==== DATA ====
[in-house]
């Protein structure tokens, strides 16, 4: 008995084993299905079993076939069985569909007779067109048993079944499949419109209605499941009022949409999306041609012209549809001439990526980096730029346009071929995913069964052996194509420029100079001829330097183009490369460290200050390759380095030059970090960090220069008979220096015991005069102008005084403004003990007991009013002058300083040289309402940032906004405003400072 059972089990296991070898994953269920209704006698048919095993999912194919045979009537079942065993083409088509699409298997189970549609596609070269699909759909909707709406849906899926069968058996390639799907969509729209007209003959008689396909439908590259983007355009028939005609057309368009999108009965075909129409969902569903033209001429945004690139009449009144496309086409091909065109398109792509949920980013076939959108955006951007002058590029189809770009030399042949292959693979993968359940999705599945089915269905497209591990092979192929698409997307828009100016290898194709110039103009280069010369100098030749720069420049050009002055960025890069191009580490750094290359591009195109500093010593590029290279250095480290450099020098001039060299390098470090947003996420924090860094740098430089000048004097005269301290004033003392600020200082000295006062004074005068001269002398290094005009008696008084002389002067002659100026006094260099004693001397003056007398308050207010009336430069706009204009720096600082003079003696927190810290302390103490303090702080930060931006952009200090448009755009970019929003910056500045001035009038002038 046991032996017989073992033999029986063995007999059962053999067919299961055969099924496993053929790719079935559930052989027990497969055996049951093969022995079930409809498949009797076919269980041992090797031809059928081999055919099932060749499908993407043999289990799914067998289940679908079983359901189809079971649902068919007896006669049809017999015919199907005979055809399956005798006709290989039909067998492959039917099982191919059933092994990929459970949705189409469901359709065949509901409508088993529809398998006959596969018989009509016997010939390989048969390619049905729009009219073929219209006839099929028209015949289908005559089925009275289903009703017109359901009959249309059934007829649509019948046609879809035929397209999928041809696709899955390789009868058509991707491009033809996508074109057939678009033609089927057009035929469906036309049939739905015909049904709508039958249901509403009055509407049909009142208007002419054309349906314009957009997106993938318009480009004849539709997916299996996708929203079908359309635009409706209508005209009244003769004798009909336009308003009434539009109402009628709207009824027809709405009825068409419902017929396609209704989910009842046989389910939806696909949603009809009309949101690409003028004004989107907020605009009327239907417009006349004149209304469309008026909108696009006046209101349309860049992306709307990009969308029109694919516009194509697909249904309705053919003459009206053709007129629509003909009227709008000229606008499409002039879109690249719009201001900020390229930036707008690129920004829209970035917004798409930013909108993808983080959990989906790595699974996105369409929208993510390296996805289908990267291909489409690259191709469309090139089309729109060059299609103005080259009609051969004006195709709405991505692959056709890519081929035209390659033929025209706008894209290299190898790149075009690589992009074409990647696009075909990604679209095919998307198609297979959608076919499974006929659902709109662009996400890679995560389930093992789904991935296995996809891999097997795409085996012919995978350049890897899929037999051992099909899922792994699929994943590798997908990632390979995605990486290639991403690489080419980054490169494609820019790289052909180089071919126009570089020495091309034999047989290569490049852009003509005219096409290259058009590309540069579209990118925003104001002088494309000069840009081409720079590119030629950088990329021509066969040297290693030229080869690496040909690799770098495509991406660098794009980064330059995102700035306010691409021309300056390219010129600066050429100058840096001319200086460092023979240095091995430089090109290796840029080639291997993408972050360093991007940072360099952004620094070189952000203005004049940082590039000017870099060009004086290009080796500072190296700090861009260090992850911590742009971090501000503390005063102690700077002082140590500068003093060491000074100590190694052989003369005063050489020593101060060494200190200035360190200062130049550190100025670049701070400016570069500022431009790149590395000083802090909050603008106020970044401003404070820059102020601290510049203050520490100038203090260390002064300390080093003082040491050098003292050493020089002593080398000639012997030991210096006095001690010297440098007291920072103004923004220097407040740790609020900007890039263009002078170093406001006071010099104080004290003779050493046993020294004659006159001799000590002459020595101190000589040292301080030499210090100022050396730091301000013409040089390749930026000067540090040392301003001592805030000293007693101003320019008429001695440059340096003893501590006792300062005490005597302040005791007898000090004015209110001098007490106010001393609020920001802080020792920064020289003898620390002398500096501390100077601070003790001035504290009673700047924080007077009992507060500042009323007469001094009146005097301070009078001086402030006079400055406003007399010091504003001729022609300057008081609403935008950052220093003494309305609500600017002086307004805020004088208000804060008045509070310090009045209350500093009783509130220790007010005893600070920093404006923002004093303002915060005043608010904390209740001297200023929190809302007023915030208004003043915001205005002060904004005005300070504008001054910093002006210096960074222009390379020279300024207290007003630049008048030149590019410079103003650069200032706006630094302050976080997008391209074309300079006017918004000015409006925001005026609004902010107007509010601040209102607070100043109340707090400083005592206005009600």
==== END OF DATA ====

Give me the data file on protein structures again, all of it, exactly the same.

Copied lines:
[in-house]
């Protein structure tokens, strides 16, 4: 008995084993299905079993076939069985569909007779067109048993079944499949419109209605499941009022949409999306041609012209549809001439990526980096730029346009071929995913069964052996194509420029100079001829330097183009490369460290200050390759380095030059970090960090220069008979220096015991005069102008005084403004003990007991009013002058300083040289309402940032906004405003400072 059972089990296991070898994953269920209704006698048919095993999912194919045979009537079942065993083409088509699409298997189970549609596609070269699909759909909707709406849906899926069968058996390639799907969509729209007209003959008689396909439908590259983007355009028939005609057309368009999108009965075909129409969902569903033209001429945004690139009449009144496309086409091909065109398109792509949920980013076939959108955006951007002058590029189809770009030399042949292959693979993968359940999705599945089915269905497209591990092979192929698409997307828009100016290898194709110039103009280069010369100098030749720069420049050009002055960025890069191009580490750094290359591009195109500093010593590029290279250095480290450099020098001039060299390098470090947003996420924090860094740098430089000048004097005269301290004033003392600020200082000295006062004074005068001269002398290094005009008696008084002389002067002659100026006094260099004693001397003056007398308050207010009336430069706009204009720096600082003079003696927190810290302390103490303090702080930060931006952009200090448009755009970019929003910056500045001035009038002038 046991032996017989073992033999029986063995007999059962053999067919299961055969099924496993053929790719079935559930052989027990497969055996049951093969022995079930409809498949009797076919269980041992090797031809059928081999055919099932060749499908993407043999289990799914067998289940679908079983359901189809079971649902068919007896006669049809017999015919199907005979055809399956005798006709290989039909067998492959039917099982191919059933092994990929459970949705189409469901359709065949509901409508088993529809398998006959596969018989009509016997010939390989048969390619049905729009009219073929219209006839099929028209015949289908005559089925009275289903009703017109359901009959249309059934007829649509019948046609879809035929397209999928041809696709899955390789009868058509991707491009033809996508074109057939678009033609089927057009035929469906036309049939739905015909049904709508039958249901509403009055509407049909009142208007002419054309349906314009957009997106993938318009480009004849539709997916299996996708929203079908359309635009409706209508005209009244003769004798009909336009308003009434539009109402009628709207009824027809709405009825068409419902017929396609209704989910009842046989389910939806696909949603009809009309949101690409003028004004989107907020605009009327239907417009006349004149209304469309008026909108696009006046209101349309860049992306709307990009969308029109694919516009194509697909249904309705053919003459009206053709007129629509003909009227709008000229606008499409002039879109690249719009201001900020390229930036707008690129920004829209970035917004798409930013909108993808983080959990989906790595699974996105369409929208993510390296996805289908990267291909489409690259191709469309090139089309729109060059299609103005080259009609051969004006195709709405991505692959056709890519081929035209390659033929025209706008894209290299190898790149075009690589992009074409990647696009075909990604679209095919998307198609297979959608076919499974006929659902709109662009996400890679995560389930093992789904991935296995996809891999097997795409085996012919995978350049890897899929037999051992099909899922792994699929994943590798997908990632390979995605990486290639991403690489080419980054490169494609820019790289052909180089071919126009570089020495091309034999047989290569490049852009003509005219096409290259058009590309540069579209990118925003104001002088494309000069840009081409720079590119030629950088990329021509066969040297290693030229080869690496040909690799770098495509991406660098794009980064330059995102700035306010691409021309300056390219010129600066050429100058840096001319200086460092023979240095091995430089090109290796840029080639291997993408972050360093991007940072360099952004620094070189952000203005004049940082590039000017870099060009004086290009080796500072190296700090861009260090992850911590742009971090501000503390005063102690700077002082140590500068003093060491000074100590190694052989003369005063050489020593101060060494200190200035360190200062130049550190100025670049701070400016570069500022431009790149590395000083802090909050603008106020970044401003404070820059102020601290510049203050520490100038203090260390002064300390080093003082040491050098003292050493020089002593080398000639012997030991210096006095001690010297440098007291920072103004923004220097407040740790609020900007890039263009002078170093406001006071010099104080004290003779050493046993020294004659006159001799000590002459020595101190000589040292301080030499210090100022050396730091301000013409040089390749930026000067540090040392301003001592805030000293007693101003320019008429001695440059340096003893501590006792300062005490005597302040005791007898000090004015209110001098007490106010001393609020920001802080020792920064020289003898620390002398500096501390100077601070003790001035504290009673700047924080007077009992507060500042009323007469001094009146005097301070009078001086402030006079400055406003007399010091504003001729022609300057008081609403935008950052220093003494309305609500600017002086307004805020004088208000804060008045509070310090009045209350500093009783509130220790007010005893600070920093404006923002004093303002915060005043608010904390209740001297200023929190809302007023915030208004003043915001205005002060904004005005300070504008001054910093002006210096960074222009390379020279300024207290007003630049008048030149590019410079103003650069200032706006630094302050976080997008391209074309300079006017918004000015409006925001005026609004902010107007509010601040209102607070100043109340707090400083005592206005009600």